An important theoretical proposal views the ERN in the context of reinforcement learning and attributes the ERN to phasic changes in firing of dopaminergic projections from the mesencephalon to the ACC (Holroyd and Coles, 2002). Specifically, a phasic inhibition of firing is thought to occur when an error is committed leading to a disinhibition of ACC neurons giving rise to the ERN. When the basal ganglia predict that ongoing events are “worse than expected,” they produce a negative error signal, whereas predictions that ongoing events are “better than expected” lead to a positive error signal (Barto, 1995; Houk et al., 1995; Montague et al., 1996). It is these negative and positive error signals that lead to the phasic decreases and increases in the tonic activity of the mesencephalic dopamine system. The dopamine signals to the ACC are used to optimize its filtering function.
In addition to dopaminergic input, noradrenergic fibers stemming from the locus ceruleus also project to the ACC, providing an alternative and/or complementary source of modulation for this region (Berger, 1992). In the present study, we evaluated the effects of the selective α2-adrenoceptor antagonist yohimbine, a drug that increases firing in the locus ceruleus (Ivanov and Aston-Jones, 1995) and noradrenaline release at the synapse (Starke et al., 1989) by blocking the autoreceptor-regulated negative-feedback loop (Langer, 1997).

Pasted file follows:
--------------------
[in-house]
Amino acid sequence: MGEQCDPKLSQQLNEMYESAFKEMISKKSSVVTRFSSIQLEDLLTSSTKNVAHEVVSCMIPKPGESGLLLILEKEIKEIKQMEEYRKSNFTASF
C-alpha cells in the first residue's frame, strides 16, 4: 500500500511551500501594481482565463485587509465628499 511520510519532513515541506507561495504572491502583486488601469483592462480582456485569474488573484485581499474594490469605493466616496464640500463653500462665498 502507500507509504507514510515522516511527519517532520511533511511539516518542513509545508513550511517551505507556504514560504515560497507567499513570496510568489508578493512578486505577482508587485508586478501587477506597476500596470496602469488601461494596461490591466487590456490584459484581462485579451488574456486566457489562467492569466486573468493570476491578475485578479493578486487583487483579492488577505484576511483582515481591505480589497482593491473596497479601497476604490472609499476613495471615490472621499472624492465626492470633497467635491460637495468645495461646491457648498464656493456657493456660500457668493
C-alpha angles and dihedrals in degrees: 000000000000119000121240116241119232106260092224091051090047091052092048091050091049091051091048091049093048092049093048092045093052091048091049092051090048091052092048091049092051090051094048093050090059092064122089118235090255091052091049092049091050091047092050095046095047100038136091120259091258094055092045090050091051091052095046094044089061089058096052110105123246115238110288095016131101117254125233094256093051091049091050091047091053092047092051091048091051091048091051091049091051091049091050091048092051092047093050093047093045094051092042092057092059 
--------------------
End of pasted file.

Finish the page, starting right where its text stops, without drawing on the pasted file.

Materials and Methods
Subjects. Fifteen right-handed volunteers (seven men, eight women) with a mean of 24.8 years of age (range, 20-37) participated in the study. Medical history, laboratory tests, electrocardiogram, and urinalysis were normal, and no medication or illicit drugs were allowed 2 weeks before the study. Subjects also abstained from alcohol, tobacco, and caffeinated drinks for 48 h before each experimental day. The study was conducted in accordance with the Declarations of Helsinki and Tokyo and was approved by the Hospital Ethics Committee and the Spanish Ministry of Health.
Study design. Oral doses of 30 mg of yohimbine and placebo (lactose) packaged in identical capsules were administered in a balanced order according to a double-blind randomized within-subjects design. The two experimental days were separated by at least 1 week washout period. After arrival in the laboratory under fasting conditions, a urine sample was obtained to test for illicit drug intake, electrodes were applied to the scalp, and medication was given. During each recording session, volunteers remained in a quiet room and were asked to stay alert throughout the experiment. The current experiment was conducted 2 h after drug administration.